Many of our members are either already working hard in their field camps on the world's highest, driest, coldest, and windiest continent and many more are getting ready to head to the frozen paradise. So as we continue to celebrate "Antarctic Day" this month, I also wanted to share with you some of the rich history that Norway has in the Antarctic.
This month we celebrate the "Race to the Pole" where Norwegian Roald Amundsen and his team arrived at the South Pole on 14 December 1911, just 1 month before Robert F Scott and his group. The tales from these journeys are quite inspirations and if you haven't read much about this, I recommend you do - it will give you a new appreciation for this dangerous continent that so many of us feel is home. Many years later, the first woman to ski solo across the Antarctic - Norwegian Liv Arnesen.
Today, researchers from Norway spend their time in many places on the continent, but Troll Station is the main hub of activity. Troll is located in Dronning Maud Land and operated by the Norwegian Polar Institute. In just a few weeks, a new project will start called "Ice Rises" which will be looking at the mechanisms involved in ice shelf collapse. Stay tuned for more information on this project as APECS is helping to connect researchers in the field with students, teachers and the general public from about the world.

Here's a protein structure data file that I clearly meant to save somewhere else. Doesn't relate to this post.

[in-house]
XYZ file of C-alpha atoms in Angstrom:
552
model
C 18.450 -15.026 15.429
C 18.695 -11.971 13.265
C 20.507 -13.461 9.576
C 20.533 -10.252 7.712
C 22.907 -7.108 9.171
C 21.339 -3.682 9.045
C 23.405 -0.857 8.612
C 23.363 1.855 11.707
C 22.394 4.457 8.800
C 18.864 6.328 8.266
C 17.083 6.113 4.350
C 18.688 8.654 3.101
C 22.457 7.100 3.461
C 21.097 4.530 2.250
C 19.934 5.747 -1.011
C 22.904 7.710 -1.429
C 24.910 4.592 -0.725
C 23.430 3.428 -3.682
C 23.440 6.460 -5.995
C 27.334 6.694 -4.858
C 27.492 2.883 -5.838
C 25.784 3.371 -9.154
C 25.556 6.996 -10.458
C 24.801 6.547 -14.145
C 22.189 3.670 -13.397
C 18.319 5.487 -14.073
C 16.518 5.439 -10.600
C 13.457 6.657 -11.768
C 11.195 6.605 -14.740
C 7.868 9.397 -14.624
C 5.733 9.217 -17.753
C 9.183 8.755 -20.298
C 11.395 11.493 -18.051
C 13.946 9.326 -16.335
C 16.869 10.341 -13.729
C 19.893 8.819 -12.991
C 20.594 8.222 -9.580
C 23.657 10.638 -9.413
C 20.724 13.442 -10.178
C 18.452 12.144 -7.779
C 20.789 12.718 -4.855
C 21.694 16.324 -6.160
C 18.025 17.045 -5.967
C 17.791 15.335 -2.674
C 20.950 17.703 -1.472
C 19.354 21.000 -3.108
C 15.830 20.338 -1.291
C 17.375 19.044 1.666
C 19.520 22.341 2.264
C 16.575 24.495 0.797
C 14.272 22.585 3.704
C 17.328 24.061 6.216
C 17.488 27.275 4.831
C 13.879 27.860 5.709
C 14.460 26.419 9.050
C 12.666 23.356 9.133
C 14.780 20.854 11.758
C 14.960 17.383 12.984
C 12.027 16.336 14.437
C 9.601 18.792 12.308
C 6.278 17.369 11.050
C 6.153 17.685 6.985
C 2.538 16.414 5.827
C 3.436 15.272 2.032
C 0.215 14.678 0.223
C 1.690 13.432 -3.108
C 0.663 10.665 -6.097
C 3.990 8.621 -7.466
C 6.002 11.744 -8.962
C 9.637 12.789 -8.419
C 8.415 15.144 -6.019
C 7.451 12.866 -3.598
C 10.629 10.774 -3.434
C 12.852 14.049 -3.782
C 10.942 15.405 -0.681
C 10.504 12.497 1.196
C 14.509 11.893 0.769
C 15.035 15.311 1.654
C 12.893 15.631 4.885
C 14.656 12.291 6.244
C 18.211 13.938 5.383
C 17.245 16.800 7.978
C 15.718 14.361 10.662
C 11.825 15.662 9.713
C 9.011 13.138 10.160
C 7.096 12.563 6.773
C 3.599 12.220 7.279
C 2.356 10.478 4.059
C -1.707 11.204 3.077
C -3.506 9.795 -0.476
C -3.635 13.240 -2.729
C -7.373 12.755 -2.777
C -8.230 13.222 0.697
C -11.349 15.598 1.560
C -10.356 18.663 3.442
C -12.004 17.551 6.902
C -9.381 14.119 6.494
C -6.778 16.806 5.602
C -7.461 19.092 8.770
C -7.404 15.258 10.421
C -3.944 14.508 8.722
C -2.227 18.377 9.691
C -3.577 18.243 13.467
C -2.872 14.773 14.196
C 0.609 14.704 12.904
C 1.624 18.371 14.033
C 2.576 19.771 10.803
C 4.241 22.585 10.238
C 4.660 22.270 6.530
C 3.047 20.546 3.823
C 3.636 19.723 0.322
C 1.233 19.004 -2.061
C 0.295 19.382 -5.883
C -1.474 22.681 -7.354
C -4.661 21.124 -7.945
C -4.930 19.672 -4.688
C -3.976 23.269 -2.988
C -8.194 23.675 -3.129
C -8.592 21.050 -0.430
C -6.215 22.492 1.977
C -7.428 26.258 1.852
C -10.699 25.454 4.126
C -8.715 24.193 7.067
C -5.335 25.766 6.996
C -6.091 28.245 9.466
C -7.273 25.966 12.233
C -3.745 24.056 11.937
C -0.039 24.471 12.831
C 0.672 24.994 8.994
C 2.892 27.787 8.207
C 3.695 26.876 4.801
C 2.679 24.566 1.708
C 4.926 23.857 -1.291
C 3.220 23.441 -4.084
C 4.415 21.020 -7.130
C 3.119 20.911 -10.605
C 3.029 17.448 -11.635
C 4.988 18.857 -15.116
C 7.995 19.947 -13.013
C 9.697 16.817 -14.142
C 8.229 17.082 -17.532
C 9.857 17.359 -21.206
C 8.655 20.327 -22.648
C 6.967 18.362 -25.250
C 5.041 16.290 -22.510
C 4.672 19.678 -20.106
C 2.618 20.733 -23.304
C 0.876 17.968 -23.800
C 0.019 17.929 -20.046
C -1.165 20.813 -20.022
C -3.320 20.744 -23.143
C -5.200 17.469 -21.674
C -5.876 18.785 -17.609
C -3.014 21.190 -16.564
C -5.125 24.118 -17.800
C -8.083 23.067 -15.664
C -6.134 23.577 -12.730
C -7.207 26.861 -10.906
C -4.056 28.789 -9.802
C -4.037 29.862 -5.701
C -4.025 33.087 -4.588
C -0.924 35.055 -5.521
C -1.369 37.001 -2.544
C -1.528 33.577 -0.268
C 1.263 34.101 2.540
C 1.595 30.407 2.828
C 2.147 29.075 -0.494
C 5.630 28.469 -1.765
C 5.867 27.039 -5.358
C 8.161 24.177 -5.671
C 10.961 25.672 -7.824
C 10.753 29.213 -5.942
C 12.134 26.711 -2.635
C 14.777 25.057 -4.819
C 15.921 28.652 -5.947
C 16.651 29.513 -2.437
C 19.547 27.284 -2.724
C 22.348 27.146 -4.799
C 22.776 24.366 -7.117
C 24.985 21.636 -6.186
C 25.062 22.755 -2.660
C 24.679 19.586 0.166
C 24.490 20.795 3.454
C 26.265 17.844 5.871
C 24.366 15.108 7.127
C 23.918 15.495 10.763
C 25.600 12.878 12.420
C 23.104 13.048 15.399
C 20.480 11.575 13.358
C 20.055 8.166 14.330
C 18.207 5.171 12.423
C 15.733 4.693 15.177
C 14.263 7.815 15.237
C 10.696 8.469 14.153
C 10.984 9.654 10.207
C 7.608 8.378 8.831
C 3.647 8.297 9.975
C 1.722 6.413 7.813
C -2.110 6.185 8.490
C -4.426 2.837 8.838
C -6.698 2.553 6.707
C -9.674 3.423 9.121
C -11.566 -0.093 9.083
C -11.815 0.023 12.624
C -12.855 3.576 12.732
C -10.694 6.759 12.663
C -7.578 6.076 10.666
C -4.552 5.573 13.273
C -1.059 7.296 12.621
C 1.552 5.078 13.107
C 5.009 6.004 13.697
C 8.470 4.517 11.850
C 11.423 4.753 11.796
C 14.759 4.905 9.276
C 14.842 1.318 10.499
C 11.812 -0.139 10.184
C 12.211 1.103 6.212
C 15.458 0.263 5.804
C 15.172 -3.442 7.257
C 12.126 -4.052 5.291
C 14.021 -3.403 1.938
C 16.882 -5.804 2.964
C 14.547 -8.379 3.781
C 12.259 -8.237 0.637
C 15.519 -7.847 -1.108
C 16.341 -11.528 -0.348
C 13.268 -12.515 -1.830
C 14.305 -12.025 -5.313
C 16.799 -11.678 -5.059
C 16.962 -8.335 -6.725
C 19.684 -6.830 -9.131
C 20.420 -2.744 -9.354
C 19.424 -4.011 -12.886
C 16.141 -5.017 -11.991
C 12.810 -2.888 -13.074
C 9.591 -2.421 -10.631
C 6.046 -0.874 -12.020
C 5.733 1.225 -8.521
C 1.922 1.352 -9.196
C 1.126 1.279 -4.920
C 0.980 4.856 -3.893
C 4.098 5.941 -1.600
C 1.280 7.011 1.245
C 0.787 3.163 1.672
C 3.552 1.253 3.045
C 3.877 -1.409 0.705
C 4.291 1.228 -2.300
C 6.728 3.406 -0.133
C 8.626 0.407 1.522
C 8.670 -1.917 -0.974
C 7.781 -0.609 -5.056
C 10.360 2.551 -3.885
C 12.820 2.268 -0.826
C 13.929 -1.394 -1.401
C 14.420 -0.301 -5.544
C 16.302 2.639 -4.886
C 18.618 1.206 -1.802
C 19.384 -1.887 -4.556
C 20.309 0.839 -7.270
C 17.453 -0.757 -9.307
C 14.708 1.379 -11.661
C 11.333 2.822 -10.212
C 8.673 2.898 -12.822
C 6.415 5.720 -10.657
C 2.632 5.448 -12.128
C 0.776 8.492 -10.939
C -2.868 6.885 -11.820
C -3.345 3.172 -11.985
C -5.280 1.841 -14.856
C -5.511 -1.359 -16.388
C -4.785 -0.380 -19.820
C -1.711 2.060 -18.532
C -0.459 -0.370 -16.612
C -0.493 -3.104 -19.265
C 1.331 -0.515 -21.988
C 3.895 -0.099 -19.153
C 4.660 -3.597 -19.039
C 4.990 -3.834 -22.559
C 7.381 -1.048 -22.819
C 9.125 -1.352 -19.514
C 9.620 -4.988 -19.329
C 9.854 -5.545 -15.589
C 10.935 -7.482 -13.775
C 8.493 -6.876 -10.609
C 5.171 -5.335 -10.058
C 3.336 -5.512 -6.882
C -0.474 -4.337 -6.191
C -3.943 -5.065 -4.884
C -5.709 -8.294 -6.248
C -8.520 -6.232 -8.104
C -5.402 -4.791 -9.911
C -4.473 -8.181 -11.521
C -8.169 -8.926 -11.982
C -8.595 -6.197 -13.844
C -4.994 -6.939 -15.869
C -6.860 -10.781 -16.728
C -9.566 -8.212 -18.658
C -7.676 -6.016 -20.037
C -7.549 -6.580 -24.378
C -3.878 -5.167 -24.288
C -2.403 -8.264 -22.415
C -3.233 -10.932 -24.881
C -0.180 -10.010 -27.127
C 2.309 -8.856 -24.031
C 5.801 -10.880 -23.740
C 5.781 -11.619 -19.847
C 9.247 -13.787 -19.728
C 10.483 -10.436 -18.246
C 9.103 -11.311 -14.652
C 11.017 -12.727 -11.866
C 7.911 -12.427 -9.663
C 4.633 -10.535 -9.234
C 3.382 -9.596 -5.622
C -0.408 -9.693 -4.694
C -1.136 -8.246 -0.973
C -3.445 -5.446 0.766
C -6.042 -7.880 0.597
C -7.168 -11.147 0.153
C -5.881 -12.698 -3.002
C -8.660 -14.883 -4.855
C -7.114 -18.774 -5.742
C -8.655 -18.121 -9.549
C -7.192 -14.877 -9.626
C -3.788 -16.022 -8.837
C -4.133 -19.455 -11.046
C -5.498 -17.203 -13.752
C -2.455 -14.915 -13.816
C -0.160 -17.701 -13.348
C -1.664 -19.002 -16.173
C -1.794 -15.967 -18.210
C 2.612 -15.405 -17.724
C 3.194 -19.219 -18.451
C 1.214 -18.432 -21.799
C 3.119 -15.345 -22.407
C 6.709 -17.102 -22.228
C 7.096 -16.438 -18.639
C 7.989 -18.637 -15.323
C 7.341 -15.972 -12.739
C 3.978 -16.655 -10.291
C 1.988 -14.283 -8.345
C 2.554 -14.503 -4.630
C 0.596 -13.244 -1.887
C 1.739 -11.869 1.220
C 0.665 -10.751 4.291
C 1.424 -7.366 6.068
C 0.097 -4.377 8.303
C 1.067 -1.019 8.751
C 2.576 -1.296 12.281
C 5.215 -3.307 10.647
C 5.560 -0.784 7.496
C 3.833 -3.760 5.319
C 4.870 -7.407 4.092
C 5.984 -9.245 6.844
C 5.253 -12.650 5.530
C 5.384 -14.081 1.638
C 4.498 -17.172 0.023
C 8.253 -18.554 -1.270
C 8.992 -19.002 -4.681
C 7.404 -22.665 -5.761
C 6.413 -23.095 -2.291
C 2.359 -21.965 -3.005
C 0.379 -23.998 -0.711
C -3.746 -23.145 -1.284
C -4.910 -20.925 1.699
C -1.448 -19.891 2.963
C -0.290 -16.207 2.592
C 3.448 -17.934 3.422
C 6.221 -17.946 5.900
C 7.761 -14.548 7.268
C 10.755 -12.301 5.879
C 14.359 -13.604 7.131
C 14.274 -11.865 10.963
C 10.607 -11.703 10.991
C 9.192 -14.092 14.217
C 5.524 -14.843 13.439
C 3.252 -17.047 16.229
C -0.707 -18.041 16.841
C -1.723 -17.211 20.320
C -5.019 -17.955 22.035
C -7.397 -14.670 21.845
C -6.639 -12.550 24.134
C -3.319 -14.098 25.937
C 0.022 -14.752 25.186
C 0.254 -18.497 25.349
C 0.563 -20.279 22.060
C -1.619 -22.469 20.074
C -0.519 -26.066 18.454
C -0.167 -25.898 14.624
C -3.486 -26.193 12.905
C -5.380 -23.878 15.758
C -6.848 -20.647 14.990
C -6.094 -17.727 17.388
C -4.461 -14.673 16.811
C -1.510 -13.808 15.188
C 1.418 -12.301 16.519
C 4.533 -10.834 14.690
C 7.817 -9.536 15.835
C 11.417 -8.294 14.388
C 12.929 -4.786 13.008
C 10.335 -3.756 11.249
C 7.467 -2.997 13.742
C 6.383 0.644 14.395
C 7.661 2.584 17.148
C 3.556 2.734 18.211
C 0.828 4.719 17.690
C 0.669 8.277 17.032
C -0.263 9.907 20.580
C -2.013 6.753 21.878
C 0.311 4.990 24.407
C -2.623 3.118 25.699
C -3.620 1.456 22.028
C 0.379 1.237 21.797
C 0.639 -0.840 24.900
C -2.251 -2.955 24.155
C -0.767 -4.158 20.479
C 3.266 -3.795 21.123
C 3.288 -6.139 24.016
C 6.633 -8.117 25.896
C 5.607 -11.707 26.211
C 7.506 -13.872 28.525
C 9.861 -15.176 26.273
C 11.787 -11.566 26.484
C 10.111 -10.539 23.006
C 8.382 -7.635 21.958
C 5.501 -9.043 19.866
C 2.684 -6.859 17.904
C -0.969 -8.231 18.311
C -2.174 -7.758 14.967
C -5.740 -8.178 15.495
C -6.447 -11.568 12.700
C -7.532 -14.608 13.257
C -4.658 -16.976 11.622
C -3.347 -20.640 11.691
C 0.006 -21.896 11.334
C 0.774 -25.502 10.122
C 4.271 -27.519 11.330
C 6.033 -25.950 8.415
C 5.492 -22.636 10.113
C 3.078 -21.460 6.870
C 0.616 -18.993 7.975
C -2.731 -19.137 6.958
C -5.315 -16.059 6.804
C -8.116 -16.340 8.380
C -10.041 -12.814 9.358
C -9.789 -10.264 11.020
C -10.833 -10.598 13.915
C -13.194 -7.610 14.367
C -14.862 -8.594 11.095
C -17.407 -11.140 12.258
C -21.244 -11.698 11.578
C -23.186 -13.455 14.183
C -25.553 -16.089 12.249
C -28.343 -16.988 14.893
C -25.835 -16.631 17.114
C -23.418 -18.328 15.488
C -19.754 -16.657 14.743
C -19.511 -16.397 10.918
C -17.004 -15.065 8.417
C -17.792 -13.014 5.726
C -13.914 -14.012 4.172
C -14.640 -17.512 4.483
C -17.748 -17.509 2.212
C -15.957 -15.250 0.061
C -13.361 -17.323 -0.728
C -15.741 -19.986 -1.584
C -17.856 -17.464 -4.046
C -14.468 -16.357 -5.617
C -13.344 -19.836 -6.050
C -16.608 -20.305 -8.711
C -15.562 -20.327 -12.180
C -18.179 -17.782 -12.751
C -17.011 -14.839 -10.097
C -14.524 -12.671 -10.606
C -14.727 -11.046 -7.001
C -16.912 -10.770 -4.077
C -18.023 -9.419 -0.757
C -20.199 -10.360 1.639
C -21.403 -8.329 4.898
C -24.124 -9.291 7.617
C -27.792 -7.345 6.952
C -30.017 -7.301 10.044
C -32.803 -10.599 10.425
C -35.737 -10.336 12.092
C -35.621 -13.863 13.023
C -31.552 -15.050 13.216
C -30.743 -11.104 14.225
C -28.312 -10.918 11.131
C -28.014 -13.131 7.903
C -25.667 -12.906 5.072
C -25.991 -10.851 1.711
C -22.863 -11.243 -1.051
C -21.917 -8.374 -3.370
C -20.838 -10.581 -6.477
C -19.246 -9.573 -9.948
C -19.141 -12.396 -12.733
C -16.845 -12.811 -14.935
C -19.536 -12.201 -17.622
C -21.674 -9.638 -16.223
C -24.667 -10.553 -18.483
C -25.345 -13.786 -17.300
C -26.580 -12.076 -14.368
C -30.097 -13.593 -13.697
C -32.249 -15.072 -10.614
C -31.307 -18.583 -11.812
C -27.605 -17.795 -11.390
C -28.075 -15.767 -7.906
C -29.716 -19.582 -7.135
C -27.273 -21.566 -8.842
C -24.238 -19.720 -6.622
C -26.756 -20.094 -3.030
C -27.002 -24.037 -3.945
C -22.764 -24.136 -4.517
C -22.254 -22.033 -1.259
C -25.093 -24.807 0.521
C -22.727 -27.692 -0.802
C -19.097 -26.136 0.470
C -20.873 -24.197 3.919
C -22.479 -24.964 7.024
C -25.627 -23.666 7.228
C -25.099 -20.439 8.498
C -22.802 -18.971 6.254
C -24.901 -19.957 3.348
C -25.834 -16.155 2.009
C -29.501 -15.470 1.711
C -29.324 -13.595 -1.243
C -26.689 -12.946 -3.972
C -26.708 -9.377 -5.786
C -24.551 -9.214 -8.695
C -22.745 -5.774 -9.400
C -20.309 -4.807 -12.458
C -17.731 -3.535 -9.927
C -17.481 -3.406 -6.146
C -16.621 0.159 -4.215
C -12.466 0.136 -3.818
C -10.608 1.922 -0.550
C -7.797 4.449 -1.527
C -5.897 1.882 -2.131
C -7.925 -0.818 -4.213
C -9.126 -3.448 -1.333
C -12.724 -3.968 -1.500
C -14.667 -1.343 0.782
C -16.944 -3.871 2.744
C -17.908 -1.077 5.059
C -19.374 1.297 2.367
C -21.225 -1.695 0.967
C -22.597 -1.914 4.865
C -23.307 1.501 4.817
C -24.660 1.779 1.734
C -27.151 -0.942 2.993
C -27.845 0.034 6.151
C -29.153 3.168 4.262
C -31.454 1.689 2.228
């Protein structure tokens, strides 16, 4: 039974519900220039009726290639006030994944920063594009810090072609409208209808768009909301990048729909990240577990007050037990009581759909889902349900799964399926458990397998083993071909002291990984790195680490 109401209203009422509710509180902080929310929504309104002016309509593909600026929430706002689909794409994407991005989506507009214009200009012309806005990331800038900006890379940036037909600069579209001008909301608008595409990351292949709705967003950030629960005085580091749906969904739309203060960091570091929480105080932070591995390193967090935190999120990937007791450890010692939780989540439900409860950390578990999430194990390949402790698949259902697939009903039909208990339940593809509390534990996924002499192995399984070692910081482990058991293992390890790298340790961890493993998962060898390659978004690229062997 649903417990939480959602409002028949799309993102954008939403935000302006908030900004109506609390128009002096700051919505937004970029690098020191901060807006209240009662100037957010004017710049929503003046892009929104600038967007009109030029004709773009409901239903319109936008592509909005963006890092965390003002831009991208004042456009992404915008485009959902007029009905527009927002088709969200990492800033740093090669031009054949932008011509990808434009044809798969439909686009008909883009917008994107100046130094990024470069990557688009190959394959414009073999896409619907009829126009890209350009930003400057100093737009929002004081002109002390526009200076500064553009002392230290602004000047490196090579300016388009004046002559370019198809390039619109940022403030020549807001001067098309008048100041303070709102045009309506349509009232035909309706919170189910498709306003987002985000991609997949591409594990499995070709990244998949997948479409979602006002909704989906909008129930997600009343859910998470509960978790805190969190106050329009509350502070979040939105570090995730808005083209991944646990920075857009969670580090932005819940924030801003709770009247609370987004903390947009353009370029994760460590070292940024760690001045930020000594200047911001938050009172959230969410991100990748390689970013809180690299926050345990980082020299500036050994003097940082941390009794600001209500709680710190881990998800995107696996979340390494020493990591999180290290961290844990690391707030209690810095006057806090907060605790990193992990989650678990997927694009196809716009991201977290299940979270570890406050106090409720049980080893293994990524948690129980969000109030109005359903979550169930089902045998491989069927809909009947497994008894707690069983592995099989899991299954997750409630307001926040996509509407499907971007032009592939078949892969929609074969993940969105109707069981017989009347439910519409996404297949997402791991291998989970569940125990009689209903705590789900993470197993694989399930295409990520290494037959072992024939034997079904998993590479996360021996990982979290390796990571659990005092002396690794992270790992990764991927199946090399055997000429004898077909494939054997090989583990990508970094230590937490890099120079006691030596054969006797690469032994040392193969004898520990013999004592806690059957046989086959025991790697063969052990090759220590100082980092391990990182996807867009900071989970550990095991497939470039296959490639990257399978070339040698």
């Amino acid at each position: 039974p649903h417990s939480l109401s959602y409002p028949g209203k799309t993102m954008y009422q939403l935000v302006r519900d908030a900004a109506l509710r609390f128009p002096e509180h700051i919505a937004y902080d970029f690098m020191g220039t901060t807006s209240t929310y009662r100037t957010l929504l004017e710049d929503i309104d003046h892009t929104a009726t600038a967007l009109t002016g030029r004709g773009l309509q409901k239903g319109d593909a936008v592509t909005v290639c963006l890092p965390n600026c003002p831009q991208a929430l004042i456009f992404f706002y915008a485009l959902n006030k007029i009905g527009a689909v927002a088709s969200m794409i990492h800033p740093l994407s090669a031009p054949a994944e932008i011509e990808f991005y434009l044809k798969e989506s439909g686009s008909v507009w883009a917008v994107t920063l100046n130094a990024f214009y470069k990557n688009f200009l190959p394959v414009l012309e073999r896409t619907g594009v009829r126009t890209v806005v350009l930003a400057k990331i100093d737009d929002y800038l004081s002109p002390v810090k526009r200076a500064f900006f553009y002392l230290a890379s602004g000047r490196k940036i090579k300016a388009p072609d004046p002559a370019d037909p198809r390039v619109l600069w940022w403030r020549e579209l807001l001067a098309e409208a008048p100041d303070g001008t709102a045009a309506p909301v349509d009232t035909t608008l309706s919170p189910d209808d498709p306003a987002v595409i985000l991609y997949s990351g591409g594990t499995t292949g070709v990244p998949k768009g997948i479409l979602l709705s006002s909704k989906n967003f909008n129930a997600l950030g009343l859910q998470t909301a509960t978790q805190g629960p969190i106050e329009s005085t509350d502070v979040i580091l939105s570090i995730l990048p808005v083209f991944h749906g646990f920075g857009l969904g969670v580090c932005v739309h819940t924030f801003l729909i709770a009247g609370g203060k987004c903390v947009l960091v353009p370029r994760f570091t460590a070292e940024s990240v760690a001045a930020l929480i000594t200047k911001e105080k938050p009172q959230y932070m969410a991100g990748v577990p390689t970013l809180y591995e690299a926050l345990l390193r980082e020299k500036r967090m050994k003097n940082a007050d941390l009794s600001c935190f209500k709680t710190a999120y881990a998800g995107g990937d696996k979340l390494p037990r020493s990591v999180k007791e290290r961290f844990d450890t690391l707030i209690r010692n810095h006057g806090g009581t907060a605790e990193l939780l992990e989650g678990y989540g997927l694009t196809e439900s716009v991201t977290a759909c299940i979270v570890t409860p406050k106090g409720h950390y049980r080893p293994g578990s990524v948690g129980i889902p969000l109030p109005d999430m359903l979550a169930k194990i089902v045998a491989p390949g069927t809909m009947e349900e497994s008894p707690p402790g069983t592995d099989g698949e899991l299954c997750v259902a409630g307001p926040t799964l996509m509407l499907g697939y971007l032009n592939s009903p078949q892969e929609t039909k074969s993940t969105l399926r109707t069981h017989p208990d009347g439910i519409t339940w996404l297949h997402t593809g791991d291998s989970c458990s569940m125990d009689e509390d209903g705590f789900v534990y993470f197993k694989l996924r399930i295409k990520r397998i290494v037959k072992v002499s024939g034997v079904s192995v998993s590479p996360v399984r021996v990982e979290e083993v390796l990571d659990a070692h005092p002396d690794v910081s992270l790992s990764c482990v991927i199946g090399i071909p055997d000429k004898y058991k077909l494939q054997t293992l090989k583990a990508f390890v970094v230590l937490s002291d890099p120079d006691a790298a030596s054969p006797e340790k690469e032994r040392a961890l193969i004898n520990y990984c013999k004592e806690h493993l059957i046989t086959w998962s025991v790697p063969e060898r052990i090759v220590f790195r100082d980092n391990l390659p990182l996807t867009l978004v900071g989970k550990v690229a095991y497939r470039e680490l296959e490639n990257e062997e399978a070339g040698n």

Here are a few resources and links with more information about the long rich history of Norway in the Antarctic:
Antarctic Explorers, history and timeline: http://www.south-pole.com/homepage.html and http://www.norwaysforgottenexplorer.org/english/heroes/
Liv Arenesen's upcoming expedition
Information on Norway's Troll Station: http://www.npolar.no/en/about-us/npi-in-the-south/troll.html
"Norway in the Antarctic, from conquest to modern science": http://www.haugenbok.no/resverk.cfm?stipr=aktoer-0_1749-2_13&cid=193274